Q. I have been contributing to Coverdell IRAs for my grandchildren for several years. It now seems apparent that they will all go to college and money for K-12 education will not be required. I am also contributing to 529 plans for all of them. Just to simplify the paperwork as I get older I’d like to get rid of the Coverdell IRAs. Do I have to cash these out to add to each of their 529 plans? If so, who pays the taxes and any penalties? Is there a way to roll the Coverdell IRAs directly into the 529 plan? Do you see any benefit to keeping the Coverdell IRA’s? I have 10 grandchildren so keeping up with 10 accounts would be much easier than my current 20!
A. Unless you think the grandchildren will need education-related funding before college I can’t think of a good reason to keep the Coverdell IRAs open. They have very low annual contribution limits (a maximum of $2,000) and any unused funds must be distributed once the beneficiary attains age 30 unless they are a special needs beneficiary. Funds distributed exceeding adjusted qualified educational expenses will be taxable to the beneficiary and usually subject to a 10 percent penalty.
The 529 plans allow for annual contributions up to the annual gift tax exclusion ($14,000). A higher contribution can be made using a special five year gift acceleration rule but it’s simpler if you keep your total annual gifts to one person at or under $14,000. There is no mandatory age for distributions from a 529 plan. You can change the beneficiaries to other family members, including yourself. Most plans even allow the money to be passed down and used to pay for college for the children of your grandchildren. Contact your current 529 plan and ask them if they have a special form to be used for incoming rollovers from a Coverdell IRA. This should be completed by you for each Coverdell IRA account (sorry, more paperwork) and then sent to the custodian of the Coverdell IRA. The IRA custodian will then send a check to the appropriate 529 plan account. Make sure the 529 plan administrator has a breakdown of the cost basis and earnings of the Coverdell being rolled into the 529 account. If the Coverdell custodian doesn’t provide this when completing the rollover, the information should be on your latest statement which can be sent to your 529 plan administrator. If this breakdown is not provided, the entire amount of the rollover will be deemed as earnings. Any earnings distributed and not used for higher qualified education expenses will be subject to income tax and a 10 percent penalty.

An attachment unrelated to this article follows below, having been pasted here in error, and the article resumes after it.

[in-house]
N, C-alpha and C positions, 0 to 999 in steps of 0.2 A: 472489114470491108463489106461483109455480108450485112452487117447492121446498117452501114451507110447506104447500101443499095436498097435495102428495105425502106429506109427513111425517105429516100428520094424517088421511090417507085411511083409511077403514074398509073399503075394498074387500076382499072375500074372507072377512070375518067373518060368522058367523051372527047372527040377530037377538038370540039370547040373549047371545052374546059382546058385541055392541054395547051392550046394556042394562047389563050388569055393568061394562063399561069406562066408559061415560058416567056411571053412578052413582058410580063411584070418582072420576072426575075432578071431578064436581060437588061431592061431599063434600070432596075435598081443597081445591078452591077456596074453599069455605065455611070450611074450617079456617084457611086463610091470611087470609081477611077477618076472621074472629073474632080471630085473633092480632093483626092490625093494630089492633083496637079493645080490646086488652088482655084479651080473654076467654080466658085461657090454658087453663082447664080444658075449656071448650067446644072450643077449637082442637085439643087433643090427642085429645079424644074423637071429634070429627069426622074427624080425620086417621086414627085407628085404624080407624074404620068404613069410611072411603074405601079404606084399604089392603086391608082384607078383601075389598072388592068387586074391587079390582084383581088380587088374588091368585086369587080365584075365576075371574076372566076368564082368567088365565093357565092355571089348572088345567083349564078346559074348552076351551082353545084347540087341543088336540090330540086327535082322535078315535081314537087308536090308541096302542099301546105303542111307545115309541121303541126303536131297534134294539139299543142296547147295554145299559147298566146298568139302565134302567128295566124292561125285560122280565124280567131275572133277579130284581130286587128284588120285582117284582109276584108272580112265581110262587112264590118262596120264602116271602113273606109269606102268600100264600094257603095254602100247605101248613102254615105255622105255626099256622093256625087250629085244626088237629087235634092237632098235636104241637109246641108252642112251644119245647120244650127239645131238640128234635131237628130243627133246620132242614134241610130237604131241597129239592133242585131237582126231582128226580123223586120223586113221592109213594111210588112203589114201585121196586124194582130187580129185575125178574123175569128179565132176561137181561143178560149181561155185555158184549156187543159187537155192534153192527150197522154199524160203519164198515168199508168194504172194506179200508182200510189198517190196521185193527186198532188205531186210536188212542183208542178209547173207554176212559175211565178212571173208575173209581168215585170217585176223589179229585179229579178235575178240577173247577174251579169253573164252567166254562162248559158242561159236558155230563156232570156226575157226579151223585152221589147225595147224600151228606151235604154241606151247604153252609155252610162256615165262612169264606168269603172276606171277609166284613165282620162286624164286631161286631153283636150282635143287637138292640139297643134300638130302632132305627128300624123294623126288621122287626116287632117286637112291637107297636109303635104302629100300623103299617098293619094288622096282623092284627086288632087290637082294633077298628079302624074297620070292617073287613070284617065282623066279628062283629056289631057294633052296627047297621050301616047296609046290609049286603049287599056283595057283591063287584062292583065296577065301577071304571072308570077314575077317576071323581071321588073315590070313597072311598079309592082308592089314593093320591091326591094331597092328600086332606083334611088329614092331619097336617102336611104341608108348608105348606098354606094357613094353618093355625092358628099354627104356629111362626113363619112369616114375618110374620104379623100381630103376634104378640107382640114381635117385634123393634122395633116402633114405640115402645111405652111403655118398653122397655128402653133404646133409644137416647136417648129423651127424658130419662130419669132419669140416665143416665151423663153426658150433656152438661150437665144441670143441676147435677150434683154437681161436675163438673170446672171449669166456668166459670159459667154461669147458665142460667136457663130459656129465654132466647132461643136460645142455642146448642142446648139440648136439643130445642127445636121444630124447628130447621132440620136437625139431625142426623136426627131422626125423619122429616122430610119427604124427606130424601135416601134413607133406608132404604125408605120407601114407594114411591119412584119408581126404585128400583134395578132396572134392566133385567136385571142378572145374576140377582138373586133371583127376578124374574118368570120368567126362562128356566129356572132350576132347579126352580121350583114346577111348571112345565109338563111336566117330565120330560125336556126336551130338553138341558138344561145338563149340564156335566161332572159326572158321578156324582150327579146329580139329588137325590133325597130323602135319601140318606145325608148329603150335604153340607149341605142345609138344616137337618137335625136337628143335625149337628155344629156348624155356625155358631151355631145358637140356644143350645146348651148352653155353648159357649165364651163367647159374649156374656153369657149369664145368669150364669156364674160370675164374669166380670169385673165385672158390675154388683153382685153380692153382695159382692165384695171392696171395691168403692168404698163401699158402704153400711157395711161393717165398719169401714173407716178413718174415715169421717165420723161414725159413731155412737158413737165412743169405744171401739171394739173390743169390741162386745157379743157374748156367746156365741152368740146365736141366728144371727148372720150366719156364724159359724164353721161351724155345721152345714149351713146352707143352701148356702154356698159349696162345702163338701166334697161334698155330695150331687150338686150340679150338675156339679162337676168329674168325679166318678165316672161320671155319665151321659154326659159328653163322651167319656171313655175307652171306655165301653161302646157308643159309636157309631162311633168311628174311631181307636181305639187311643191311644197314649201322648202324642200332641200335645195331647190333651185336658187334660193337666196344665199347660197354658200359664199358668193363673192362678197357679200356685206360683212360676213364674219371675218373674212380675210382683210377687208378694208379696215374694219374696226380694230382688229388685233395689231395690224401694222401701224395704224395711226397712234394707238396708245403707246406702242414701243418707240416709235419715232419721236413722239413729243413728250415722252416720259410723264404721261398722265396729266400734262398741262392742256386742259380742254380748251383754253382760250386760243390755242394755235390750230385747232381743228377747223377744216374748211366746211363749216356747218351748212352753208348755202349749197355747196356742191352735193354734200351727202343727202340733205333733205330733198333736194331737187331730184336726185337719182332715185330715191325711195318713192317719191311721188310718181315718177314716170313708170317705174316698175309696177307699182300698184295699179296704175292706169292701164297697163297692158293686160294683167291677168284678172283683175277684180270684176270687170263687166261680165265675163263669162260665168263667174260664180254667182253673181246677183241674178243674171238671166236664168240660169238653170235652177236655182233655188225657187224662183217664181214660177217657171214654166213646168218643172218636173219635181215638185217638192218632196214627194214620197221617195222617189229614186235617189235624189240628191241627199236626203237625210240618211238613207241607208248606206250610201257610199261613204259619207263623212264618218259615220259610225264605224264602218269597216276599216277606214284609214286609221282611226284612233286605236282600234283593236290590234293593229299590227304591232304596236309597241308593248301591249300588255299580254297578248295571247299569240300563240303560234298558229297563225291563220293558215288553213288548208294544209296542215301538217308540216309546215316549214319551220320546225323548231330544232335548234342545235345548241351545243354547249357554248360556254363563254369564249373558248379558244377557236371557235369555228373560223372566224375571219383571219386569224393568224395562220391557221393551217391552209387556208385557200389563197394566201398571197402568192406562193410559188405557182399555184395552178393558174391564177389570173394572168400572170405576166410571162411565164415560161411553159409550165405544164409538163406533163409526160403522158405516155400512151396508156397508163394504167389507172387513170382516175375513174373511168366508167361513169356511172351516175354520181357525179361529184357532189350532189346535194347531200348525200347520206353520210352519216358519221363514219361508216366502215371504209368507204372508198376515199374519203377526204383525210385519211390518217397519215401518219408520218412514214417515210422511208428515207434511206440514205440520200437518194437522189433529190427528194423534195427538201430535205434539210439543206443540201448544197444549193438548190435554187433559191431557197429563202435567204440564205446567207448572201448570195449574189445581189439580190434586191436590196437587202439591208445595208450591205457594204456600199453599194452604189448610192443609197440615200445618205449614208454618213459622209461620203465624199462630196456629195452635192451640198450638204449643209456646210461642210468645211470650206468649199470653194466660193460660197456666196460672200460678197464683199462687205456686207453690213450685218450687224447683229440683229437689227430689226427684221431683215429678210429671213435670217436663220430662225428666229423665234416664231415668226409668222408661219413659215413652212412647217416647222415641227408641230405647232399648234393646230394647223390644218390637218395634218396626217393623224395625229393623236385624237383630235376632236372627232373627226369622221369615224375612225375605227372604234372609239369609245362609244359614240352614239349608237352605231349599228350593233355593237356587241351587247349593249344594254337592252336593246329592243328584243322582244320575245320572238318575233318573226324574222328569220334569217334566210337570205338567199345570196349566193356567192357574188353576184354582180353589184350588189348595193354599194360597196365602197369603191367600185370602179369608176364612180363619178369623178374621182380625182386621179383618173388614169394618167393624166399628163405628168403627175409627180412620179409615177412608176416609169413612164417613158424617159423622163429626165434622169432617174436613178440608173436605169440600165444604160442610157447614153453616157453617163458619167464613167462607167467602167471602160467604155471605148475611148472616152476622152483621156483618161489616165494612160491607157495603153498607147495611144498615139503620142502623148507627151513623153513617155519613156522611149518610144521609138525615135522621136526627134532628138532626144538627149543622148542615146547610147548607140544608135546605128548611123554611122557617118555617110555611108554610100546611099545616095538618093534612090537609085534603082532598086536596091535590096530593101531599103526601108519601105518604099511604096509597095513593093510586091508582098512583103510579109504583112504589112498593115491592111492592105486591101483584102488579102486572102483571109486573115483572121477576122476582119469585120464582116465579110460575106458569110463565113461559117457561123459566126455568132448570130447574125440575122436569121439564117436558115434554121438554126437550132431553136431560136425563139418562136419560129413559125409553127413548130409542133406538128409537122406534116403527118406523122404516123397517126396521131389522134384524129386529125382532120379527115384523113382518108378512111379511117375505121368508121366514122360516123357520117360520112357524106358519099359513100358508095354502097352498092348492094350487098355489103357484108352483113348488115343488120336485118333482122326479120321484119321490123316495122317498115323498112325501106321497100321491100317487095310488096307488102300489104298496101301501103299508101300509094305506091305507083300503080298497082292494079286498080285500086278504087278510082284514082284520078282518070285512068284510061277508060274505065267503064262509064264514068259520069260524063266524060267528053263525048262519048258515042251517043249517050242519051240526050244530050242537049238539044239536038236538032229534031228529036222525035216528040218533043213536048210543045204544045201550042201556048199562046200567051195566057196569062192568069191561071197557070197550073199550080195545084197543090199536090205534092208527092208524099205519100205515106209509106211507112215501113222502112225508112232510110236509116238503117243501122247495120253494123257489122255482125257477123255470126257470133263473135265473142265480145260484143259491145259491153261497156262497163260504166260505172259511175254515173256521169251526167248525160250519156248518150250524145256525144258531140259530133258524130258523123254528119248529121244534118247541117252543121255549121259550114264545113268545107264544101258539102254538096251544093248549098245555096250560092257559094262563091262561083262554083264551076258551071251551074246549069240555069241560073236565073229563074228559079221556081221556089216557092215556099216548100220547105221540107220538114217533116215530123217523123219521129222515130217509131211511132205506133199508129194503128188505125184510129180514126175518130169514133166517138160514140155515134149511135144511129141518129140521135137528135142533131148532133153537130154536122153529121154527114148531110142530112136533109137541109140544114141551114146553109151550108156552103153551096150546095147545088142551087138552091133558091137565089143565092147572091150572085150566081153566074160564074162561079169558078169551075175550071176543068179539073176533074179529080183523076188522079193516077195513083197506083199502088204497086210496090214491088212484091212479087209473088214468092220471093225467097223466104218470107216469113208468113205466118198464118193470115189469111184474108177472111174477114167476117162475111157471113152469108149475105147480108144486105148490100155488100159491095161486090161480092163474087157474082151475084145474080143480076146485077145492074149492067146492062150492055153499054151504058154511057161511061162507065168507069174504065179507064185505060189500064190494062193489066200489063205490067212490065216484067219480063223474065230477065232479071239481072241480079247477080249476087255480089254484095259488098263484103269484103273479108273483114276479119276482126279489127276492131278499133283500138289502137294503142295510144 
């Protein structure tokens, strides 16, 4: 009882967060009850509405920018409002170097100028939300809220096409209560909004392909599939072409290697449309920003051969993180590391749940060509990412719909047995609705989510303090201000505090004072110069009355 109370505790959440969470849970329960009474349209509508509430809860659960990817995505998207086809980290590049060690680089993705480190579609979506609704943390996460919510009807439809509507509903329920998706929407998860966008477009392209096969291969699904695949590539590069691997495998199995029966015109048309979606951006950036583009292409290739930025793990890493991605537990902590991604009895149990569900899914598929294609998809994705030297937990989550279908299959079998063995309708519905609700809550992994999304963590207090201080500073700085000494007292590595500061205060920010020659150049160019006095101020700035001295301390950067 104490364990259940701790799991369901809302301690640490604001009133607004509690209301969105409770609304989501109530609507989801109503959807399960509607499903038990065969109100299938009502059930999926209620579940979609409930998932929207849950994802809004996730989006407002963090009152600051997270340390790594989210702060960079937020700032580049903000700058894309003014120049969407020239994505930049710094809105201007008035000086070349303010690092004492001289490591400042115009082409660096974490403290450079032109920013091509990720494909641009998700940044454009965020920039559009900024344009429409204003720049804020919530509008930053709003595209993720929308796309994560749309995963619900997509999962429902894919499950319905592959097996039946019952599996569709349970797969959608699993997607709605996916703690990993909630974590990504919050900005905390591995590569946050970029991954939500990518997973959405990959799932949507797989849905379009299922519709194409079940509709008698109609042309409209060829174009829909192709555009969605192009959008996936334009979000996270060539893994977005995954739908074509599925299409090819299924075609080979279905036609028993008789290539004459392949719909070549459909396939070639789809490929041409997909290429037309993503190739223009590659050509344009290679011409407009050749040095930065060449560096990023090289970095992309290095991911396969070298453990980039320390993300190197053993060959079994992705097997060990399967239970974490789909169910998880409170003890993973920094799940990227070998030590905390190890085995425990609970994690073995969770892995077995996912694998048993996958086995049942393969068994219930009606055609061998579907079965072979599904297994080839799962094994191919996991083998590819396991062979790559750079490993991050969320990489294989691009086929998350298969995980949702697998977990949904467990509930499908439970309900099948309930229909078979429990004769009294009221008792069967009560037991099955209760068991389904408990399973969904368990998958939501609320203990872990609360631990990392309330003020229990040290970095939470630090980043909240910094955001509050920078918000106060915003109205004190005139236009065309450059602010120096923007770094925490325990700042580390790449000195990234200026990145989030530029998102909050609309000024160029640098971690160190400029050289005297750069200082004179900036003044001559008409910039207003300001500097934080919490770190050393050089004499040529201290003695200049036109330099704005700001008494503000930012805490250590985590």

Holly Nicholson is a certified financial planner in Raleigh. She cannot answer every question. Reach her at askholly.com or P.O. Box 97128, Raleigh, NC 27624